The Tribunal decided the first issue so it was unnecessary to deal with the second. The Tribunal held that Mr. Yaremy did not have a reasonable prospect of disputing the application of the exemption under Section 13(3)(b). In particular, the Tribunal accepted the Union’s argument that the pension plan and the relevant provisions of the Collective Agreement were inextricably linked and thus together made up a bona fide retirement plan. This was significant given that cases in B.C. had not previously addressed whether or not provisions in a Collective Agreement mandating retirement qualified under the exemption. The Tribunal also accepted both parties’ argument that the plan was bona fide and adopted in good faith. Accordingly, the main aspect of the complaint was dismissed.
In this case, Black Gropper successfully represented COPE, Local 378, in its opposition to the Employer’s proposed plan to use non-bargaining unit employees at a rental car counter currently staffed by bargaining unit members at the Vancouver International Airport main terminal. The Employer argued that the disputed employees were outside of the scope of the Union’s bargaining unit because they were affiliated with a different rental car brand owned and operated by the Employer. The Union argued that all rental car employees working for the Employer’s rental car operations at the airport, regardless of brand, were bargaining unit members and covered by the Collective Agreement.
Arbitrator Keras found in favour of the Union. He agreed with the Union that the scope of the Union’s certification covered employees working at and from the airport for the Employer and he further found that there had been no agreement to diminish the scope of the bargaining unit. He concluded that non-management employees assigned by the Employer to the airport are bargaining unit employees and are covered by the Collective Agreement, regardless of rental car brand. He rejected the Employer’s argument that the Union was required to seek the support of the disputed employees in this case. The Union’s alternative argument was that the Employer’s proposed plan would result in a breach of the Collective Agreement provisions protecting the Union’s exclusive jurisdiction over bargaining unit work. Arbitrator Keras held that both the Union’s and the Employer’s evidence established that, under the Employer’s proposed plan, the non-bargaining unit employees would be performing work that was, in essence, bargaining unit work.
In this case, Black Gropper successfully represented the International Brotherhood of Boilermakers, Lodge 359, in a termination grievance and the Employer’s subsequent application for review of the arbitration award to the Labour Relations Board. In the arbitration award, Arbitrator Keras agreed with the Union that, although the grievor had engaged in some misconduct, the Employer’s termination of the grievor was excessive in the circumstances. The Employer argued that the Board should set the arbitration award aside and refer the grievance to a new arbitrator.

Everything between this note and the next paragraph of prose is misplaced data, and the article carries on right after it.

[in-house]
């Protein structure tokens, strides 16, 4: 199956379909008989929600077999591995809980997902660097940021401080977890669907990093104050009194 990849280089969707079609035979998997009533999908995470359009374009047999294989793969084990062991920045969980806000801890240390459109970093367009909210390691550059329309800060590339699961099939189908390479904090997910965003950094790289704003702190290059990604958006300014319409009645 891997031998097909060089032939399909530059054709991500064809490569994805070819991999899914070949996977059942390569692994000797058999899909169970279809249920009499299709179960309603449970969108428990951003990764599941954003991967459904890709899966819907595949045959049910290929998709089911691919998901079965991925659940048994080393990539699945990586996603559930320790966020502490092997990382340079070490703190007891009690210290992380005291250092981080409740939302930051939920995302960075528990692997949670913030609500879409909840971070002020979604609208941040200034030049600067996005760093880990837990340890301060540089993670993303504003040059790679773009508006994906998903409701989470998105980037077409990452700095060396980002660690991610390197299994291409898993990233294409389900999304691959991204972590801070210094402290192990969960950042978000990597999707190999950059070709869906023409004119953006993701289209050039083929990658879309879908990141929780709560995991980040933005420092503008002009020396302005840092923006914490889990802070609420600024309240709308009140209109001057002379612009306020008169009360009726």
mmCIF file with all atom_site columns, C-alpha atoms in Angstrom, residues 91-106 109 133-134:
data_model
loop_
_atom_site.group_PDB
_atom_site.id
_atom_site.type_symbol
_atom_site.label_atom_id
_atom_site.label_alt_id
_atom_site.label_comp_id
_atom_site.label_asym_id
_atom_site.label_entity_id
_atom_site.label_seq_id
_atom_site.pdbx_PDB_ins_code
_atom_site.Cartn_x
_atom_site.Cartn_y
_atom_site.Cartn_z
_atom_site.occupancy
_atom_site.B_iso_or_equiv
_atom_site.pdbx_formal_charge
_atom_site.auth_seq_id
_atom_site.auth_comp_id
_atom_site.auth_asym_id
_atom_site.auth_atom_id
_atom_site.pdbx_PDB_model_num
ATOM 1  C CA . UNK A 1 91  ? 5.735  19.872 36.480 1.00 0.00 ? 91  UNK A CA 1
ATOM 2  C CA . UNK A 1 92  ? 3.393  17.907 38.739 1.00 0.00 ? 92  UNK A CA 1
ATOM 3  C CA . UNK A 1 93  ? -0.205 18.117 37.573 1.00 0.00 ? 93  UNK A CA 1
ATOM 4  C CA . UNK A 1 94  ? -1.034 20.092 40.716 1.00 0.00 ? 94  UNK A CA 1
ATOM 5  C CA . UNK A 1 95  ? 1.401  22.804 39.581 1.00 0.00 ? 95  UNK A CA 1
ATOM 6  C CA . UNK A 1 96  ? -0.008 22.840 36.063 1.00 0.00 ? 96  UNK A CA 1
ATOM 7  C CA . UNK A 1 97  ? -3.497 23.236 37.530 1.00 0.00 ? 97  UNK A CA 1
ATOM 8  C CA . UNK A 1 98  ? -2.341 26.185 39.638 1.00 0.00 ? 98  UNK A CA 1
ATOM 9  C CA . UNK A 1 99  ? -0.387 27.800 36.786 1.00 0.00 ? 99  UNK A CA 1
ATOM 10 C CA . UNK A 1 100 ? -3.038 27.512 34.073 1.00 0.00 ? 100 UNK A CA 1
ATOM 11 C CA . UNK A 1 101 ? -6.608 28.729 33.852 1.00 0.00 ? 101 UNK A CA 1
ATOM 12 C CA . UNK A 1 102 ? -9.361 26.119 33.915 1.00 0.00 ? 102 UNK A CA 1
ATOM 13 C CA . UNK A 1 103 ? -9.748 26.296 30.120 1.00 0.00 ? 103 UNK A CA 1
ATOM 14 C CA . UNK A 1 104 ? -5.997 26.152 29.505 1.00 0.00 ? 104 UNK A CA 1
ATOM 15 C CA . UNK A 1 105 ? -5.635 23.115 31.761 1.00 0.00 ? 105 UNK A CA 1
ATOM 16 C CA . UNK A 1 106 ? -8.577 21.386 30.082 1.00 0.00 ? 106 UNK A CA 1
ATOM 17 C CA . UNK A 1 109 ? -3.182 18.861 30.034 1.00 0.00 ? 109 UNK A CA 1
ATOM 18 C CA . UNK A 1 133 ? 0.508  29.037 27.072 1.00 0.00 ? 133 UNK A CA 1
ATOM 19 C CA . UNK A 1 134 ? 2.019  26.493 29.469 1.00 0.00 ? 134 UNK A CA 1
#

Board Vice-Chair Terai found in favour of the Union and dismissed the Employer’s application. She agreed with the Union that the arbitration award was consistent with the principles in the Labour Relations Code, that the Employer was not denied a fair hearing, and that Arbitrator Keras correctly applied the Wm. Scott test in determining whether the Employer had just cause to terminate the grievor.
Interestingly, a number of parties sought interested party status at the Board in relation to the arbitration award. However, Vice-Chair Terai declined to grant any other party intervenor standing as she found this unnecessary in the circumstances. The Arbitrator had made a brief reference in the award to the grievor’s disciplinary record over the course of his service in the same industry. The Employer argued that the Arbitrator had in fact credited a 2 month employee with 30 years of industry service in his application of the Wm. Scott test. Vice-Chair Terai found it evident on the face of the award that the Arbitrator did not consider the grievor’s years of industry service as a factor in and of itself in the Wm. Scott test but rather in the context of establishing the grievor’s competency in his occupation. Accordingly, submissions on this issue from other parties were not warranted.
This decision addressed the Employer's cancellation of bargaining dates with the incumbent Union due to an ongoing raid of the bargaining unit. The Employer argued that the Labour Relations Code modified the duty to bargain in good faith in circumstances where a raid application is pending. The Union asserted that the Employer engaged in an unfair labour practice by cancelling the bargaining dates.
The Board held that the Employer's unilateral cancellation of scheduled bargaining dates constituted a refusal to bargain in good faith, in violation of the Labour Relations Code. Specifically, the Board indicated that, unless and until the Board issues an order replacing the incumbent Union with the raiding association, the Union remains the exclusive bargaining agent for the unit. The Employer has a statutory obligation to continue bargaining collectively in good faith and to make every reasonable effort to conclude a collective agreement, or renewal or revision of it, with the incumbent Union.